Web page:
By BRIAN SPEGELE
BEIJING -- Tensions were running high on Saturday in at
least two Chinese cities as opposition grew against planned
industrial facilities, the latest examples of
growing public environmental concerns over large industrial projects that officials say are
needed for economic growth.
In the southwest city of Kunming, capital of Yunnan
province, photos posted to China's Weibo microblogging service
showed crowds of perhaps more than a thousand flooding downtown
streets. The state-run Xinhua news agency confirmed
the protest, reporting that a crowd of at least several hundred
had formed by mid-afternoon on Saturday.
Meanwhile in Chengdu, the capital of neighboring Sichuan and
a key inland industrial center, officials have been working in
recent days to head off potential protests against a planned
nearby oil refinery as well.
Photos on Weibo showed heightened police presence in the city
on Saturday, and it wasn't immediately clear whether any
protest had broken out there as in Kunming. The photos couldn't
immediately be verified.
Growing environmental activism among urban Chinese has
emerged as a key concern for senior Chinese leaders, and a
headache for state oil executives who need to develop greater
oil and gas infrastructure to produce everything from gasoline
for growing numbers of Chinese cars to plastics and chemicals
needed for the textiles industry.
The protest in Kunming follows a similar uprising against a
planned refinery expansion in the eastern city of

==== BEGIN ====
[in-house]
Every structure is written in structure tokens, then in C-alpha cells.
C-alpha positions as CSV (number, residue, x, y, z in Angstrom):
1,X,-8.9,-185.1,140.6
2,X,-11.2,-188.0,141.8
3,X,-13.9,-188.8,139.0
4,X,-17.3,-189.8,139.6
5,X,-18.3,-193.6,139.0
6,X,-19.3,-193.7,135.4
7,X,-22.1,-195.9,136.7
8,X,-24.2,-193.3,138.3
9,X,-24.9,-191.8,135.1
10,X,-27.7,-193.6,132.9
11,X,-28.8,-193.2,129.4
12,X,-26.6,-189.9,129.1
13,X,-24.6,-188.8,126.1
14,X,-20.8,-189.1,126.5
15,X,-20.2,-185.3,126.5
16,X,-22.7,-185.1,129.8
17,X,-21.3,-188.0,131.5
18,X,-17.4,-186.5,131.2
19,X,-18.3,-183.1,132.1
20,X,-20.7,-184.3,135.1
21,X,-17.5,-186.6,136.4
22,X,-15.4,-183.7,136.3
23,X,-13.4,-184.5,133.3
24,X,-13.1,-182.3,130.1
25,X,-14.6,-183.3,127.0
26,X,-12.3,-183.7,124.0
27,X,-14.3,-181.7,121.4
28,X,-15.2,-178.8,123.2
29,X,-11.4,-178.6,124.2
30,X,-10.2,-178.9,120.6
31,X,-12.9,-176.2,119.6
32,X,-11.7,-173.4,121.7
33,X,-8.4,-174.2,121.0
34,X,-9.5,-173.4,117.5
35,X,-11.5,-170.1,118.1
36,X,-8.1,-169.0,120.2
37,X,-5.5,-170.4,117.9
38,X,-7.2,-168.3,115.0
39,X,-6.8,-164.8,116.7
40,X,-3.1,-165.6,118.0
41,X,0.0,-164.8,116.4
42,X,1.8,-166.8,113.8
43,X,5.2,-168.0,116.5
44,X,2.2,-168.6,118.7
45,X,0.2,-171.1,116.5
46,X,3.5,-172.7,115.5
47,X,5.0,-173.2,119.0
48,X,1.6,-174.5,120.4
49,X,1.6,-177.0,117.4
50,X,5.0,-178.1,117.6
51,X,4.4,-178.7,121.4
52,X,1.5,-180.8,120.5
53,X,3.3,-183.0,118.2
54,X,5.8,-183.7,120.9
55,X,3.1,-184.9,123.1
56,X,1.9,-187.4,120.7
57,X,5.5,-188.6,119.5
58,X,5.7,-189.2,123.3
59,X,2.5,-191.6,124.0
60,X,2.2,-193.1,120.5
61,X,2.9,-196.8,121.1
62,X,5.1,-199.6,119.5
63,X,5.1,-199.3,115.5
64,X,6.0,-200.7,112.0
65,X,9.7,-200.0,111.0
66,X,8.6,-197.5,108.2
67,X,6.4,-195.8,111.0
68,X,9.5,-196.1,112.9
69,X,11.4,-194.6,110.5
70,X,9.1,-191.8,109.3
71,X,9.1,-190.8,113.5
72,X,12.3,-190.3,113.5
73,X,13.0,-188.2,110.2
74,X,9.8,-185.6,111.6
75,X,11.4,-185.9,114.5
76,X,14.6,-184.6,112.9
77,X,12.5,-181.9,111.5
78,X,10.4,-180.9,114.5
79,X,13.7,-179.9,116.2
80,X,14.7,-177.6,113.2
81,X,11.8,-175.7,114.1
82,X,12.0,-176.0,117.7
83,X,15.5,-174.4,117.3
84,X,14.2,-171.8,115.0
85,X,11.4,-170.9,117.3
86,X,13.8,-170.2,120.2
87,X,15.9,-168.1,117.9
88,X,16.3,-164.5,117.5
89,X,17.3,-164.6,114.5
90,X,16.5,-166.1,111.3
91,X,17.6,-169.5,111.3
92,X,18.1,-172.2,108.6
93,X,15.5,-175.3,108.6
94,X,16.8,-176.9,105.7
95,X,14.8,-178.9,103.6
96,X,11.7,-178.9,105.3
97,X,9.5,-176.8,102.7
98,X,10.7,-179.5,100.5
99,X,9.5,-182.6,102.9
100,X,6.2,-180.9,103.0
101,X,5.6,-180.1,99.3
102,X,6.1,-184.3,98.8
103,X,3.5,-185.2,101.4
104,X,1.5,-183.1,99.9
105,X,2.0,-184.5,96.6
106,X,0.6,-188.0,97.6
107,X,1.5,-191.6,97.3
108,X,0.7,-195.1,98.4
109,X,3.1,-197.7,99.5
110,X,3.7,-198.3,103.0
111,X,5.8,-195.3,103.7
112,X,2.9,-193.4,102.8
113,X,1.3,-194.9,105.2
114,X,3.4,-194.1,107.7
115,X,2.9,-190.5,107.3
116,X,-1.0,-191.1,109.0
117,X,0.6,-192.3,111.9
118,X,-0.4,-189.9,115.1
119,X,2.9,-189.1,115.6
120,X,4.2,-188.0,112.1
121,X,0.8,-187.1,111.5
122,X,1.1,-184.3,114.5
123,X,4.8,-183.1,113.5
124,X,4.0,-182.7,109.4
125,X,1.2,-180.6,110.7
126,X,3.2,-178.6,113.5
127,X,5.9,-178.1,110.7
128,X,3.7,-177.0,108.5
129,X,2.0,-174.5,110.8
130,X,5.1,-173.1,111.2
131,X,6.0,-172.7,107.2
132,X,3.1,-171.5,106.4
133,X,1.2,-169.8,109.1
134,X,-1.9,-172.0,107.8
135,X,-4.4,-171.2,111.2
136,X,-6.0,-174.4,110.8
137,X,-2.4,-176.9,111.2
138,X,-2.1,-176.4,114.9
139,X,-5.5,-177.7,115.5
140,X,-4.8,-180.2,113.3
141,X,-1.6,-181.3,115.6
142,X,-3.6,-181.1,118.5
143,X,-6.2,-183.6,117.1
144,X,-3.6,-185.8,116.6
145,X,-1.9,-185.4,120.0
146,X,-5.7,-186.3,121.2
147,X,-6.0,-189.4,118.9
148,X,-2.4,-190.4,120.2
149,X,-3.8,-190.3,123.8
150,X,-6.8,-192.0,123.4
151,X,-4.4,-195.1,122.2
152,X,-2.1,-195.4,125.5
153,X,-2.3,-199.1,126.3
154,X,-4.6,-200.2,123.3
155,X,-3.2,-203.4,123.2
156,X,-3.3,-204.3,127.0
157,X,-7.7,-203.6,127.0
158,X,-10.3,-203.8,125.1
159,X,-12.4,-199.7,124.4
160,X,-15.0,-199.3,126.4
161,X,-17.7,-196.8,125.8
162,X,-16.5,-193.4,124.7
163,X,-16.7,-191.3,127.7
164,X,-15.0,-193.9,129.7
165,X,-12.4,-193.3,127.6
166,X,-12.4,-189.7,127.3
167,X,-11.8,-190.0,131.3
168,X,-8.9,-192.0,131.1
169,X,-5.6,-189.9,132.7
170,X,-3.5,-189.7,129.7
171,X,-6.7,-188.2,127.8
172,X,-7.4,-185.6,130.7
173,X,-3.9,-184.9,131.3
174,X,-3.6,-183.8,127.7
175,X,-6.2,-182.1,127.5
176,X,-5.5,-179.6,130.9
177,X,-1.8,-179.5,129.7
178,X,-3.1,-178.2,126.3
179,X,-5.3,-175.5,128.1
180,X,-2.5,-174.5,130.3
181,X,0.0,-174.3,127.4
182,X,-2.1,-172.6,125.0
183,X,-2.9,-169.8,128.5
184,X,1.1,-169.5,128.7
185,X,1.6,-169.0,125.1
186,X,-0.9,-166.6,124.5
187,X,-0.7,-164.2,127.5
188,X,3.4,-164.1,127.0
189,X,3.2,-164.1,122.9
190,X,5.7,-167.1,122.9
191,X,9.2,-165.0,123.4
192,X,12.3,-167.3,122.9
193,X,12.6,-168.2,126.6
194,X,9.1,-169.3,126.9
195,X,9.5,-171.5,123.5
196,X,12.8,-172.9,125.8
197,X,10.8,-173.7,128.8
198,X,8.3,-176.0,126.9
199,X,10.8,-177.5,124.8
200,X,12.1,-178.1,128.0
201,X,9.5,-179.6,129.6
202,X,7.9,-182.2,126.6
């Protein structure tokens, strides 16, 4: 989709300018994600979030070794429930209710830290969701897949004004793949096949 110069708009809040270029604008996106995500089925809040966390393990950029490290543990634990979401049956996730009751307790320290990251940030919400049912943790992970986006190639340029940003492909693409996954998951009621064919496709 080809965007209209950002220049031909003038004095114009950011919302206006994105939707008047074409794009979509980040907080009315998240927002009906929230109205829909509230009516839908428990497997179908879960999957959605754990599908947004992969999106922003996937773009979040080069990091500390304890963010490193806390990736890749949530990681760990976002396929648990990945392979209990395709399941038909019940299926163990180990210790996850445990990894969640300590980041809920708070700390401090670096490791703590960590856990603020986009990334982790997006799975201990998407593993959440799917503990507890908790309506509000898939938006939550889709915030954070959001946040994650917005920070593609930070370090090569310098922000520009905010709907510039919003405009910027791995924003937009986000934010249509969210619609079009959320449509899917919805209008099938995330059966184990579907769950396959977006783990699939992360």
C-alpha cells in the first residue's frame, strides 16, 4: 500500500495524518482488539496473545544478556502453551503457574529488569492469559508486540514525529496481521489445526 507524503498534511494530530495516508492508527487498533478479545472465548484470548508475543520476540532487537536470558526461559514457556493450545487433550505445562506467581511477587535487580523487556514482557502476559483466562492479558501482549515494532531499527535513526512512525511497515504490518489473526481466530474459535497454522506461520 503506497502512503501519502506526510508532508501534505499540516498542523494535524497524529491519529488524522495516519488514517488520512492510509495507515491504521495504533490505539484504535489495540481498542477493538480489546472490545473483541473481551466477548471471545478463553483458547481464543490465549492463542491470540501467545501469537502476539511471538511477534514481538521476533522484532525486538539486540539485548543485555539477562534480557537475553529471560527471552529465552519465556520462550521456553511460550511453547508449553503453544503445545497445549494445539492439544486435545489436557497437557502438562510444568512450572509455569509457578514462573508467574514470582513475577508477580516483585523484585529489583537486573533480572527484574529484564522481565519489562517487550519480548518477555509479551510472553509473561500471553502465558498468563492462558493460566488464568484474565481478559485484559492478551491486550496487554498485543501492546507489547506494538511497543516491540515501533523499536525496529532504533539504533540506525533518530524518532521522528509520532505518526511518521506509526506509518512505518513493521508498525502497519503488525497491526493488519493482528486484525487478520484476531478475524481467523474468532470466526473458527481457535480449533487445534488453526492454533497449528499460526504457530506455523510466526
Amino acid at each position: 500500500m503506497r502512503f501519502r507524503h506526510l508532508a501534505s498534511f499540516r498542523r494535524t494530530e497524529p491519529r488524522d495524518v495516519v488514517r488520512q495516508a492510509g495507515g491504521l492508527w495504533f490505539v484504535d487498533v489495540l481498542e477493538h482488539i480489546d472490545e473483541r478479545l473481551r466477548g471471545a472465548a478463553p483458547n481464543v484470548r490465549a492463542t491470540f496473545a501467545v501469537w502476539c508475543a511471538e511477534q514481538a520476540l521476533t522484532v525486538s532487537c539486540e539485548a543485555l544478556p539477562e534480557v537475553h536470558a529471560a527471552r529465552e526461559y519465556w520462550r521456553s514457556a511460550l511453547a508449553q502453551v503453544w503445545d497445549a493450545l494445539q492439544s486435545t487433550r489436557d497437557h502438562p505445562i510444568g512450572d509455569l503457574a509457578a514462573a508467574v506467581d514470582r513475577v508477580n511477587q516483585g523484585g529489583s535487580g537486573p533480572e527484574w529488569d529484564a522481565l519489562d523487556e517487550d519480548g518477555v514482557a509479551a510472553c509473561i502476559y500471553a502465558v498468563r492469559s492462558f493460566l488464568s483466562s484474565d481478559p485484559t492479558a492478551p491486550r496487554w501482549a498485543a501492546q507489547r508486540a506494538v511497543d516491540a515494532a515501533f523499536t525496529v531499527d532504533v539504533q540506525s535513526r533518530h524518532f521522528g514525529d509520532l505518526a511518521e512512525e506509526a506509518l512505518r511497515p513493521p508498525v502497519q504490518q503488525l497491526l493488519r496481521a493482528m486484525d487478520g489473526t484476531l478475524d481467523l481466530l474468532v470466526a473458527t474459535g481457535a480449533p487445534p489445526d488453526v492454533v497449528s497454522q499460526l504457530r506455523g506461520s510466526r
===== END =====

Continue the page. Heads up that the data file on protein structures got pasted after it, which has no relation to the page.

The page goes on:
Ningbo last year. Protests there lasted for days, and local
officials eventually promised to suspend a planned expansion of the industrial
Saturday's protest in Kunming was directed against a planned
refinery in the nearby city of Anning. In particular,
protesters in Kunming, as in Ningbo, opposed production of the
chemical paraxylene, known as PX. The chemical is an important
building block in the production of plastics and other goods.
Xinhua reported the facility will produce 500,000 tpy
But high levels of exposure can irritate the eyes and cause
respiratory discomfort, according to US government and industry
"Anning refinery, do not turn our home into
hell," read one sign carried by protesters in Kunming,
according to Xinhua. Photos on Weibo showed
demonstrators wearing facemasks in symbolic protest.
Repeated and aggressive demonstrations in recent months
against planned industrial facilities has highlighted public
mistrust of state-owned enterprises and their ability to
develop industry in an environmentally-responsible
Environmental consciousness among ordinary Chinese has risen
further in recent months after a spate of severe air pollution
blanketed large swaths of the country this winter.
Premier Li Keqiang acknowledged the severity of China's
environmental crisis in March, and has vowed tougher measures
to deal with polluters.
Meanwhile in Chengdu, 400 miles northeast of Kunming, local
officials in recent days have worried that protests against a
planned refinery and petrochemical in the nearby city of
Pengzhou. The new facilities near Kunming and Chengdu
are both being planned by state oil giant China National
A statement dated Thursday by CNPC subsidiary Sichuan Petrochemical said as a state-owned
enterprise, the company had an obligation to complete the project in a socially responsible
way. CNPC's planned refinery in Pengzhou will be able to
process around 200,000 bpd of oil.
The project, according to the company
statement, would "genuinely and sincerely serve the Sichuan
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